One of the most common operations performed on a PC is moving/copying files. Using a free application called Teracopy, we copied large numbers of two file types from one folder to another on the same drive. Teracopy allows us to objectively measure the time of transfer and using the same drive prevents other devices from tainting the outcome. The operation requires the drive to perform both sustained read and writes simultaneously. The first set of files is a 5GB collection of JPG’s of variable size and compression levels with a few movie (.MOV) files thrown in for good measure since most cameras now take video as well as stills.
The second is a collection of MP3 files of various sizes which totals 5GB collectively. These file types were chosen due to their wide use and mixture of file sizes and compression levels.
Install Results: The synthetic benchmark scores really do translate to real-world performance. With many of these files being already compressed, the Force 3 scores measurably slower times than its GT counterpart which simply does a better job on incompressible data.
We also timed the installation of a few rather lengthy applications/suites as app installs is something everyone does and waiting for completion can be a drag. We used Adobe Dreamweaver CS5, Microsoft Office 2010 Professional and Futuremark’s 3DMark Vantage (v1.102.1901) as our test subjects with all install settings at default. Both were installed from an installer located on the target drive itself as installing from another drive, especially an optical drive, would cause a bottle-neck that would corrupt the results. The timing for these had to be done via stopwatch so there should be about a half second +/- error margin. Again, with the source and target drives being the same, concurrent read/write activity is required.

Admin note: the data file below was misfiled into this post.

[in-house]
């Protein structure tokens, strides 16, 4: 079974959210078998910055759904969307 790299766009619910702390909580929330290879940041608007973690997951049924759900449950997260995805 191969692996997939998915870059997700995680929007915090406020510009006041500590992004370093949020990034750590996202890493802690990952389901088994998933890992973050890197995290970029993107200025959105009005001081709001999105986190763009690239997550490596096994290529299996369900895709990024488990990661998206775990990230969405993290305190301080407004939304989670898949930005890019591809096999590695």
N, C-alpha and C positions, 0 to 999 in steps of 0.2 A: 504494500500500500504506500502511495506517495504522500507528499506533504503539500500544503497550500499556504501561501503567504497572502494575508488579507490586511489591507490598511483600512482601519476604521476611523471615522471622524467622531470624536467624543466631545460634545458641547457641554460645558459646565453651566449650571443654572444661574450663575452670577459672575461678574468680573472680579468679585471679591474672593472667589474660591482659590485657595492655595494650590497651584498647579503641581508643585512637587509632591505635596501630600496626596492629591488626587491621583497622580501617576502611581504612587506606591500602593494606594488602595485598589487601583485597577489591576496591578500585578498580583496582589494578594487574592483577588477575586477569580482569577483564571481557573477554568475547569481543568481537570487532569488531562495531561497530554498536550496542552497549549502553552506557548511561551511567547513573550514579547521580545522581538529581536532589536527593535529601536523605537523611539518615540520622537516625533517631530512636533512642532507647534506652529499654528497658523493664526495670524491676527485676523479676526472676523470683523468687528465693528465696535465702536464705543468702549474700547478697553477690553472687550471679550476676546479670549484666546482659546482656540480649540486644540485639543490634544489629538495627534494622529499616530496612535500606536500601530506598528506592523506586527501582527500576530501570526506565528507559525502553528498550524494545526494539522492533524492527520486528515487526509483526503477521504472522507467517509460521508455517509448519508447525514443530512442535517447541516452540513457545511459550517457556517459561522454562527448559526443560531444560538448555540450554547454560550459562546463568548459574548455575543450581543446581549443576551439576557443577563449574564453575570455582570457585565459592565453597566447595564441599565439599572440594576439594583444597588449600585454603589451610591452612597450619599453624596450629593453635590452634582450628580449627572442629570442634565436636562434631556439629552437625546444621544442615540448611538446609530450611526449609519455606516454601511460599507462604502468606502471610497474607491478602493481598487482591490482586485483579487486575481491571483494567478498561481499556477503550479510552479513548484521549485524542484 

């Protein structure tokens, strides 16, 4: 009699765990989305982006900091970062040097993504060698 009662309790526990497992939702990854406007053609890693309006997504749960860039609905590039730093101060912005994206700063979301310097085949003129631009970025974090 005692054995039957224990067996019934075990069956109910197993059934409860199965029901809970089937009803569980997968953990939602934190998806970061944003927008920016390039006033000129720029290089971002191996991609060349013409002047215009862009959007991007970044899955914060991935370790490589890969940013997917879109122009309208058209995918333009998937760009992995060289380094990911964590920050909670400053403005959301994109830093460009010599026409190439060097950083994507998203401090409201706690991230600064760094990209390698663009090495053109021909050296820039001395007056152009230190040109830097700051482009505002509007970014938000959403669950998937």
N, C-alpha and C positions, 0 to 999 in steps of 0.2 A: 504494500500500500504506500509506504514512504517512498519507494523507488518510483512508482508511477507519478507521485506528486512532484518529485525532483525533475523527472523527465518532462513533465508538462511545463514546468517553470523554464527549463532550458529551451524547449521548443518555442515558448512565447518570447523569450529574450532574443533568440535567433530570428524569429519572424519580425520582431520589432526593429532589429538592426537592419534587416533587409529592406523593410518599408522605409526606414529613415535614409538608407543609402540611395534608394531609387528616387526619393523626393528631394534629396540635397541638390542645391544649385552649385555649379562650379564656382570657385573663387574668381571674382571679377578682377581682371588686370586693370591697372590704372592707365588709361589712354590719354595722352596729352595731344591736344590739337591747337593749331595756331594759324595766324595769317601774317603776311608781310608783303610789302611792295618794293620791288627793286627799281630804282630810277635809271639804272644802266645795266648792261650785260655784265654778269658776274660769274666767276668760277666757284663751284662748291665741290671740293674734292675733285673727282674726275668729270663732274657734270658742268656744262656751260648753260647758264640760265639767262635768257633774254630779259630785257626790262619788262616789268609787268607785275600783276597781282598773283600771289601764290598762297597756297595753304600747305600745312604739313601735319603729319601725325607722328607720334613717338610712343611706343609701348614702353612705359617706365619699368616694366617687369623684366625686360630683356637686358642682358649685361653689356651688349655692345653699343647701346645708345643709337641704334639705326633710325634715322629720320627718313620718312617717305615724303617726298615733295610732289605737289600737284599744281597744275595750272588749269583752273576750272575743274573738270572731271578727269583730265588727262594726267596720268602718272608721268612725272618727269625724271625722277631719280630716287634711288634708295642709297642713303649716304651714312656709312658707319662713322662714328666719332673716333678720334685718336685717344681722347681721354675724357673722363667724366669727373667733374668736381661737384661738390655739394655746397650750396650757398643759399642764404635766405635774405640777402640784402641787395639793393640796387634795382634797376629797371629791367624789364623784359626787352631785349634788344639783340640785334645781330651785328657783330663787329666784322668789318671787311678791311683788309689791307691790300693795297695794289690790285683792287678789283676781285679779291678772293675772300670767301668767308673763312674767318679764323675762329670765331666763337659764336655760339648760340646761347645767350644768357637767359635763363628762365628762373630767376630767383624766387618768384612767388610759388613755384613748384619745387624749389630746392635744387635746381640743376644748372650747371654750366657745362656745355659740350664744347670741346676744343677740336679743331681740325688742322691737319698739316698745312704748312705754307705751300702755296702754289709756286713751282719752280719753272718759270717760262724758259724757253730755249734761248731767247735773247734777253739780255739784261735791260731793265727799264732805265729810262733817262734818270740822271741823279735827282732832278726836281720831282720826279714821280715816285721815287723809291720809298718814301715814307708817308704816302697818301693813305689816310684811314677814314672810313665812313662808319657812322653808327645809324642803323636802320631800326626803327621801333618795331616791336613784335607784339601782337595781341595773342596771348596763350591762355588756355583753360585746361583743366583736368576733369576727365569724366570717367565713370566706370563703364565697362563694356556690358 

Install Results: Not a lot of difference here with Force 3 performing comparably to the rest of the field.
We’ll wrap this with a look at the total drive capacity and our final thoughts.